Team Social Media

Posted on December 13, 2010

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The New York “times” are changing, and for the better.

Previously the coverage of the Times’ social media was attended by one staff member, notably Jennifer Preston (who will now become a full-time reporter), and last week they announced that an interactive news team will cover social media.

Not only will the New York Times be able to share the responsibilities with many staff members to improve their interactivity with readers and among their community they are reporting for, but it will drive the news organization to be more open and compete with unaccountable sources, some who use the power of social media to voice biased information to news consumers.

In order for news organizations to survive, it must not be driven by advertisement revenue but instead do their job truthfully while adjusting to the changing environment.  Decisions to have a team of reporters and journalists covering social media will bring the news media closer to consumers and possibly find ways to change their current dying business model, which is influencing the quality of news.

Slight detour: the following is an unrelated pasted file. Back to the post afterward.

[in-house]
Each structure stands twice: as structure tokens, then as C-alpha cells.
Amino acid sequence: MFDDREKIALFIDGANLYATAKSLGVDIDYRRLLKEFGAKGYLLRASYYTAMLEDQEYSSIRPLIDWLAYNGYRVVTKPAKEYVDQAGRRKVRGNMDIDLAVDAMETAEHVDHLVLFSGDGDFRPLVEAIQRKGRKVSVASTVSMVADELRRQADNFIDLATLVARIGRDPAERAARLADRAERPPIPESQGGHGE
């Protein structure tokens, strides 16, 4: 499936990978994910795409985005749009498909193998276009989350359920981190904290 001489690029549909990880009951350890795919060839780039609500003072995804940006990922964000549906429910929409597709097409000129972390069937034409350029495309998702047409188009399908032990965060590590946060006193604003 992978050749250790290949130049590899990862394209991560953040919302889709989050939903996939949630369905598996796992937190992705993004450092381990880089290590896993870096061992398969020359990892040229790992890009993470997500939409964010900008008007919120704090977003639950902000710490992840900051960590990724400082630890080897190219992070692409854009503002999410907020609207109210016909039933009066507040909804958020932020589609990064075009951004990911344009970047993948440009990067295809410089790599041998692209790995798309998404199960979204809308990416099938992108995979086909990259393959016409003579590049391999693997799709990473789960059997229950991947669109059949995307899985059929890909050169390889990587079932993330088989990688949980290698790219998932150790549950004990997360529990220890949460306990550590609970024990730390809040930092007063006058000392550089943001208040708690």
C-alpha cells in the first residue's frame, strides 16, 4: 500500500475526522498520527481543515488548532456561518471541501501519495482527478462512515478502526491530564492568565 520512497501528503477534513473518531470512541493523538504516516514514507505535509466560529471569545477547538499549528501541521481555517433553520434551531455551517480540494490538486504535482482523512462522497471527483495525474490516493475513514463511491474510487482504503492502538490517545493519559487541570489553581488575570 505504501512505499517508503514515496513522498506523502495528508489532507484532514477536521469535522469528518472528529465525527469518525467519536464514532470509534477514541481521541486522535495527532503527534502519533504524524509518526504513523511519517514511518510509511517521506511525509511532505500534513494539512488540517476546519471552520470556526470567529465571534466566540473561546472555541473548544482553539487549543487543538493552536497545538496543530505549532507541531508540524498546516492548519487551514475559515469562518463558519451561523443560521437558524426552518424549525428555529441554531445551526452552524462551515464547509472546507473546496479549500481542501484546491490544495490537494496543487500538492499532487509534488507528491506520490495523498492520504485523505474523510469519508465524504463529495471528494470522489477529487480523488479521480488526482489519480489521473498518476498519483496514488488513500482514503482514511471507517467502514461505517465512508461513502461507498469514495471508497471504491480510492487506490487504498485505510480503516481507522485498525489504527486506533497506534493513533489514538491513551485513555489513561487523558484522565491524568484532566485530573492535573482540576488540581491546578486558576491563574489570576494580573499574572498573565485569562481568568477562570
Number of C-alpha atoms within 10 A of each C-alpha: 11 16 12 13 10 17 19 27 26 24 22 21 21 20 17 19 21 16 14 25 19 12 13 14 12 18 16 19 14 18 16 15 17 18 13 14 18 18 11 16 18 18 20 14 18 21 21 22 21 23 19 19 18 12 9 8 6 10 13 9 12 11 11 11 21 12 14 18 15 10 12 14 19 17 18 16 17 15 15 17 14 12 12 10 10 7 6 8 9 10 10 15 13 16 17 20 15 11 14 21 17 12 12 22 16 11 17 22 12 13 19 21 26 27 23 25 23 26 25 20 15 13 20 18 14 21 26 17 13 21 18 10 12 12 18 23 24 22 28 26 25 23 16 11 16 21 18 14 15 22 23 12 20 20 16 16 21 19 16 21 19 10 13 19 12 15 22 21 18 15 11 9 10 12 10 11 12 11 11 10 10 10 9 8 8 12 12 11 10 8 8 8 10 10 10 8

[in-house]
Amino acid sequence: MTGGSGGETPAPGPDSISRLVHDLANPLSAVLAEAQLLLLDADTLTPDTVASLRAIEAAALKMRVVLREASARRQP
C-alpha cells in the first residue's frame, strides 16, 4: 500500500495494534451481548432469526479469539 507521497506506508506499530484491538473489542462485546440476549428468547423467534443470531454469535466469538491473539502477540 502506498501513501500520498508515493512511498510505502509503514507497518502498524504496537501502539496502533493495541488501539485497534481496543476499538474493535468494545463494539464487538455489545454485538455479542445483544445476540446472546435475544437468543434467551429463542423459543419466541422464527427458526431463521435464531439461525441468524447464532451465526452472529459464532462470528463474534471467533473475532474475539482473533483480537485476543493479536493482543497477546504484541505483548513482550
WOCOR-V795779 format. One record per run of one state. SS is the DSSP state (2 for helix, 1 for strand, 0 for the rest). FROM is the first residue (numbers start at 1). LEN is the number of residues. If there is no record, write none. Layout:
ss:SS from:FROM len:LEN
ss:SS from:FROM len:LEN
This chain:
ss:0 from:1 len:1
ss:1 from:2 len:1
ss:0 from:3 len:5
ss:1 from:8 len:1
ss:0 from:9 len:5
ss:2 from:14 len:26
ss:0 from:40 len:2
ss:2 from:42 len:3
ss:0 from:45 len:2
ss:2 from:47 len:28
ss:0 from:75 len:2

The whistle-blower WikiLeaks has taken the power of information to another level by publishing confidential government documents.  It raises a lot of journalistic questions about what to publish and what not to publish.

WikiLeaks also introduced controversial thoughts about hacking in order to get information.  Should journalists take that route? At what cost?

Among those things, digital communication is required today in society.  The Internet has introduced new methods to communicate and it has integrated into mainstream news organizations like CNN with iReport and New York Times’ Moment in Time.  These new areas of reporting were never thought about or invented until the Internet came along and consumers got involved.

Social media is now more relevant than ever and although the digital realm has its ups and downs, it’s for the better.

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